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Epitope Recovery Buffers

Epitopes of varying nature may necessitate the use of different recovery buffers to achieve optimal results. In the case of formalin-fixed/paraffin-embedded (FF/PE) sections, the majority of commercial antibodies, which are typically designed against peptide epitopes or bacteria-expressed protein fragments, can be effectively unmasked using our R-Universal buffer.

However, we have discovered specific instances where, in addition to R-Universal, the use of alternative buffers yields even better outcomes. The choice of the appropriate buffer for epitope recovery depends on the epitope's structural characteristics and the specific amino acids that compose it. Therefore, utilizing different buffers tailored to the epitope's structure can enhance the quality of the recovery process.

The type of epitope defines the most appropriate recovery buffer

As previously mentioned, many commercial antibodies available today are generated against bacterially expressed protein fragments or synthetic peptide epitopes. The standard approach in antibody development involves selecting well-exposed surface epitopes or unique protein fragments for antibody generation. However, in cases where the antibody is targeting a unique mutated or modified epitope, or an epitope that differs among closely related proteins within the same family, the available choices for the epitope may be limited. Such epitopes may not be exposed or may only be present in a mature, folded protein structure.

In these particular cases, R-Universal or standard buffers like EDTA may not be the most suitable options. The chart provided below can assist in selecting the most appropriate buffer for epitope recovery based on the type of epitope:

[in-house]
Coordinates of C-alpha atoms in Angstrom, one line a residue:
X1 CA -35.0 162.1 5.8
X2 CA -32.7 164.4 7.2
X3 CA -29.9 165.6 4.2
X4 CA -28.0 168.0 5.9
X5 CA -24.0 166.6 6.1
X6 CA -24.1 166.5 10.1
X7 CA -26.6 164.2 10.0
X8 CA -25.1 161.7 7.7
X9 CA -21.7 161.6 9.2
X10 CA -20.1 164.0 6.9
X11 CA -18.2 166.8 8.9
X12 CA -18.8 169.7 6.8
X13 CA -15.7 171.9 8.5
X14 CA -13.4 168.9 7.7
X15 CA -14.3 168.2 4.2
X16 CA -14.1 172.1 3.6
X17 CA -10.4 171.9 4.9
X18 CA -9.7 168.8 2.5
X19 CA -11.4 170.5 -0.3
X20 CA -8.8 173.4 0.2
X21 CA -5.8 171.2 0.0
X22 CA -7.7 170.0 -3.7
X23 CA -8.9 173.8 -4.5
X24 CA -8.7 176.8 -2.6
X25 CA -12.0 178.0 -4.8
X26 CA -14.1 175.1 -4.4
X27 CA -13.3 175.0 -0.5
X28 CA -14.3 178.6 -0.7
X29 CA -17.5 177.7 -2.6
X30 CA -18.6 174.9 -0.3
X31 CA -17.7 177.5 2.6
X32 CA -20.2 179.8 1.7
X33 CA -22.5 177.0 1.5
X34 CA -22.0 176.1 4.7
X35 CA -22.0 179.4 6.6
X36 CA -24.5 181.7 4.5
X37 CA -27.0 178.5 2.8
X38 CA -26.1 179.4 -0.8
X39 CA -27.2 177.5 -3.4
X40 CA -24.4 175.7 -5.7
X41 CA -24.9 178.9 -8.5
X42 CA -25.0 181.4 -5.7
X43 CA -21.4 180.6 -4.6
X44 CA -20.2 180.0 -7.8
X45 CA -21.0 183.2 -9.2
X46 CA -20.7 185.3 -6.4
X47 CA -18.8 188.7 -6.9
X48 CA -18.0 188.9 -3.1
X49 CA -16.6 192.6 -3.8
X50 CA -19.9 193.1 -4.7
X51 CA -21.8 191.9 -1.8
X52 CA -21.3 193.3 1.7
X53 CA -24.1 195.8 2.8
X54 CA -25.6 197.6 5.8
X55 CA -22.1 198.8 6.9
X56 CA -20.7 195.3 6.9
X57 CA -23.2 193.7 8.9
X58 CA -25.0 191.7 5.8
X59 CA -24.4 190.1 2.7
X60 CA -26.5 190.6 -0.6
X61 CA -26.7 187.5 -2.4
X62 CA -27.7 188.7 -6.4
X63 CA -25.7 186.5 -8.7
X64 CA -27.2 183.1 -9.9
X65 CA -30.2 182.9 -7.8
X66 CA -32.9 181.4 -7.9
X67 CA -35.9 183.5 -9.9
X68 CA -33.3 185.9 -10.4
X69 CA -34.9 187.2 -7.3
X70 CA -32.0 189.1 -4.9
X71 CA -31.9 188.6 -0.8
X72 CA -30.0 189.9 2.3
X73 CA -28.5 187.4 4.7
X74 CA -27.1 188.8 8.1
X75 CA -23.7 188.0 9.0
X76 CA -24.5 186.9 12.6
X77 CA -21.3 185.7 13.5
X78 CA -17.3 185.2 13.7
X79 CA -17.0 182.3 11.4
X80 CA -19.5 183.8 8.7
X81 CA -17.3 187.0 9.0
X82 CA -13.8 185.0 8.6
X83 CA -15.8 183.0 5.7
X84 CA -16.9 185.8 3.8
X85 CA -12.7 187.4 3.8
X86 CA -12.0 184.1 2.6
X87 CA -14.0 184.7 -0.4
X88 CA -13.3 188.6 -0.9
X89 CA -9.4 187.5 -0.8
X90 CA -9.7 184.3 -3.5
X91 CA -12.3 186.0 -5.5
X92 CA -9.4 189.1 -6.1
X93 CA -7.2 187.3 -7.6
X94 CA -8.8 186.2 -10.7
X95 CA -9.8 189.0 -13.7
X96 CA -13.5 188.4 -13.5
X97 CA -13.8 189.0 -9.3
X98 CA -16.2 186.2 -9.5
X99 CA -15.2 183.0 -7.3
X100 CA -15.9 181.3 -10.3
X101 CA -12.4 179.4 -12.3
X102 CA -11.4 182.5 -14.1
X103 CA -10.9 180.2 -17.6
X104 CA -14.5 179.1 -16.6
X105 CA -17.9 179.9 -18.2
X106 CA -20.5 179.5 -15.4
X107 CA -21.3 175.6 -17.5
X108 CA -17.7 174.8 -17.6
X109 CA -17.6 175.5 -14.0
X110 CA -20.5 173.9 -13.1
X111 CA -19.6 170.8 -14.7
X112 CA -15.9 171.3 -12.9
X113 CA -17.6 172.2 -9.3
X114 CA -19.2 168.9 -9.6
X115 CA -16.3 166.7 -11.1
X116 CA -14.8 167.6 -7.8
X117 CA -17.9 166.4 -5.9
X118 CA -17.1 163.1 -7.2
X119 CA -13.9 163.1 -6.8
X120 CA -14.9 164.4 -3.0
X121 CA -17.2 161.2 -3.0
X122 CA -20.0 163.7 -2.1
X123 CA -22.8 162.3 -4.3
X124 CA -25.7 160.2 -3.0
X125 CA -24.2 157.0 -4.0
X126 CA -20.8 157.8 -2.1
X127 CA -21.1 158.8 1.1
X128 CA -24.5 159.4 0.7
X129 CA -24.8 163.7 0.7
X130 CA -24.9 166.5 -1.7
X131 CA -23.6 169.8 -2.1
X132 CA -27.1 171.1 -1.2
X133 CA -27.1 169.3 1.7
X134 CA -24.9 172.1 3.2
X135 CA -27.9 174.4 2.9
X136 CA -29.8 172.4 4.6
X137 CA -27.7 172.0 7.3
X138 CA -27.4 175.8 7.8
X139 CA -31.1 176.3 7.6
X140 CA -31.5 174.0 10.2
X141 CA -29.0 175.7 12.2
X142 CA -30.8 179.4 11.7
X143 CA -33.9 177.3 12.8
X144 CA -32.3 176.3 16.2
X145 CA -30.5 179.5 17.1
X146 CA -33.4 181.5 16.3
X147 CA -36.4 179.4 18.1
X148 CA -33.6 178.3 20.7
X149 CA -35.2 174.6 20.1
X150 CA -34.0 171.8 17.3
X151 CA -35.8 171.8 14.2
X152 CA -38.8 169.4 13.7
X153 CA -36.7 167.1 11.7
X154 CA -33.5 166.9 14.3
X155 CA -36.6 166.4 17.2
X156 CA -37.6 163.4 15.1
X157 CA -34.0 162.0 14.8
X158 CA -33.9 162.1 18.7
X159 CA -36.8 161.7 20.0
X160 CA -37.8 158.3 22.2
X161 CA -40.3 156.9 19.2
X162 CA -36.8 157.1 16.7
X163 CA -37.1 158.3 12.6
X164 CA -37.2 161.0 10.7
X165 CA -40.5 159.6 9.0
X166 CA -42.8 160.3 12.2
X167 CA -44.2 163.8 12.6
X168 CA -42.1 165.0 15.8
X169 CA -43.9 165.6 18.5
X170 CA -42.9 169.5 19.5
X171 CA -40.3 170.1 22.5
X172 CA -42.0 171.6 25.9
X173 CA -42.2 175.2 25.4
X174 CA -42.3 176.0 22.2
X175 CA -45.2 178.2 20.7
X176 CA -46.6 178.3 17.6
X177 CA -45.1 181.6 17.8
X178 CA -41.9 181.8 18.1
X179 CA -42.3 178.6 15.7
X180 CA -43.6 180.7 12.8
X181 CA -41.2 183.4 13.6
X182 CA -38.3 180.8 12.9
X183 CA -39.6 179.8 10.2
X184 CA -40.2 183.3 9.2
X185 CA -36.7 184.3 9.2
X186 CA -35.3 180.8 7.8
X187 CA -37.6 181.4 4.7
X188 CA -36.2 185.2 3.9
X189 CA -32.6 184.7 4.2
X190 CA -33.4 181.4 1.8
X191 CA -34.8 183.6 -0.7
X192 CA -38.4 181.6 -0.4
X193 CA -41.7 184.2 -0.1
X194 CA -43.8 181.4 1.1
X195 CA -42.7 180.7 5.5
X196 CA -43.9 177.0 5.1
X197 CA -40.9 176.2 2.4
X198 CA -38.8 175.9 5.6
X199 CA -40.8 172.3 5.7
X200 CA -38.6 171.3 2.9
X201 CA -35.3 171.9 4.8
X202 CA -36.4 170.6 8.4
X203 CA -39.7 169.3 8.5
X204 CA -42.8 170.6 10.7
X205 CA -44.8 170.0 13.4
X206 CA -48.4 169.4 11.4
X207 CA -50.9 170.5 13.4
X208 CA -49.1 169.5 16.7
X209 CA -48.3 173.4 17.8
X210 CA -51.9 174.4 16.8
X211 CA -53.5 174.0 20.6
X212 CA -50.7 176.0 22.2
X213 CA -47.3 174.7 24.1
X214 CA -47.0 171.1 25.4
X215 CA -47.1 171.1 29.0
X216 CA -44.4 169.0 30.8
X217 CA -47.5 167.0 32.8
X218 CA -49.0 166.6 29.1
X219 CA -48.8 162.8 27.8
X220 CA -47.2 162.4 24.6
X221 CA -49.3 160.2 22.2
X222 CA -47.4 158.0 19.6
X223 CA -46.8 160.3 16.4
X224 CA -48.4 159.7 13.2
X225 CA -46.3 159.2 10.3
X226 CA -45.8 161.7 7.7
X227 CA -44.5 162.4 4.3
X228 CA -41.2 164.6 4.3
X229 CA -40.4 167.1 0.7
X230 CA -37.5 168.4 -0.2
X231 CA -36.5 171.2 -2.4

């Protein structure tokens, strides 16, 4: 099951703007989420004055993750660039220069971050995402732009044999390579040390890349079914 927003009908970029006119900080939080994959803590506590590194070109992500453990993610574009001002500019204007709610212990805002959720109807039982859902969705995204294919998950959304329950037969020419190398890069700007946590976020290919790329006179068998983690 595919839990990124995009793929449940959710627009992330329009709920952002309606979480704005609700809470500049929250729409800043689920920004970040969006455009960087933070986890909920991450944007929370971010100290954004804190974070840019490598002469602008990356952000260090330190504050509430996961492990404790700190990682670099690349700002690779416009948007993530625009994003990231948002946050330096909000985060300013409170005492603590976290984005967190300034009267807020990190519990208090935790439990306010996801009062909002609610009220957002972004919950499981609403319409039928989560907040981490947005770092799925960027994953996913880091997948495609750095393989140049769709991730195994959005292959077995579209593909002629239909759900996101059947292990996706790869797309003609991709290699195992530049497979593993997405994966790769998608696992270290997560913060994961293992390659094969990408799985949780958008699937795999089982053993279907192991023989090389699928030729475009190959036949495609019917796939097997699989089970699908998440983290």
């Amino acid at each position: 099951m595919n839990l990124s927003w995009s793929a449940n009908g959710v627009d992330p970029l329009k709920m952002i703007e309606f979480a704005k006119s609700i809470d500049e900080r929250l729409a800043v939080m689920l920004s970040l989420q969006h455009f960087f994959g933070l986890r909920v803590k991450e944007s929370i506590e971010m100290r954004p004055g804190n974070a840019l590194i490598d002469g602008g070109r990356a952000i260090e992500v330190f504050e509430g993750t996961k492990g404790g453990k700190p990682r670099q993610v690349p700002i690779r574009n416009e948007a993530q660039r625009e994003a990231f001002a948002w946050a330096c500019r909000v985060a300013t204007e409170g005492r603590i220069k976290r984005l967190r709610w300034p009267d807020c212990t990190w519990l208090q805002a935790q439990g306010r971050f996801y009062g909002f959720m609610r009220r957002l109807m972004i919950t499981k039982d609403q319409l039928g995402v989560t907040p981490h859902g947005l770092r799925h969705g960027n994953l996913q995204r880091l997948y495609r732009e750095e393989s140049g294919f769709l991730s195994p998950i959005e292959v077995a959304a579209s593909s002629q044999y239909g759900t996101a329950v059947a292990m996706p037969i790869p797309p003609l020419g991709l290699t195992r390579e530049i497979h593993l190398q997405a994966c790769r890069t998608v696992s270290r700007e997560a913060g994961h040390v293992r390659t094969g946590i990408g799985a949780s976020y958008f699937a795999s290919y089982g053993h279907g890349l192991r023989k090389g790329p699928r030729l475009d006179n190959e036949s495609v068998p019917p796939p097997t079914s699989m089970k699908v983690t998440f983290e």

This epitope is usually recognised by antibodies raised against a hydrophilic peptide or  bacterially produced fragments of a target protein. 

Discontinuous epitope requires at least some proper folding of the molecule. Antibodies to such epitopes are usually raised against native antigen, often glycosylated, or in complex with other proteins. 

Structural epitope requires proper folding of the native protein, usually with cysteine bridges being intact.

In mature protein such epitope is usually hidden. Usually antibody is raised against an immunogenic
but not highly hydrophilic peptide epitope.. 

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We provide a total of five different buffers for antigen recovery. The majority of epitopes can be effectively recovered using our R-Universal buffer, which includes those typically recovered using Citrate/EDTA/Tris-EDTA buffers. Additionally, we have introduced two new buffers that address rare cases where an antibody produces an incorrect staining pattern on a retrieved section or fails to provide any staining at all.

Furthermore, we now offer analogues of the standard Low (Citrate) and High (EDTA) pH-buffers. These analogues are particularly useful if you already use antibodies that are known to work well when tissues are processed in one of these specific buffers.

Below, we present an additional chart to assist you in selecting the most suitable buffer, even for antibodies that have not been tested in formalin-fixed/paraffin-embedded (FF/PE) sections. Alternatively, you can utilize the Epitope Recovery Buffer Kit to determine the optimal buffer for test antigen unmasking.

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Product Ordering Codes

Types of Epitopes & Recovery Buffers Chart

Epitope Recovery Buffer Selection Chart

Epitope Recovery Optimization Buffer Set

The 2100 Retriever offers the capability to use up to six different buffers simultaneously in one cycle, with each Chamber Slide accommodating one buffer. Each Slide Chamber can hold up to 18 slides, allowing for the optimization of recovery buffers or testing the usability of buffers for epitope recovery for up to 18 individual antibodies in a single run.

Such runs enable the establishment of the best or acceptable epitope recovery conditions for all antibodies, which is particularly crucial when planning multicolor staining of tissue sections for immunofluorescence.

We recommend conducting a primary test for individual antibodies using immunoenzyme staining. This approach facilitates a better analysis of the staining pattern and identification of any potential non-specific staining in certain areas or structures within the section, such as blood vessels.

To simplify the process, we offer a complete set of different recovery buffers for testing purposes (#AP0545-S). Each set contains 125 ml of each 10x buffer stock, providing convenience and facilitating the optimization of recovery conditions.

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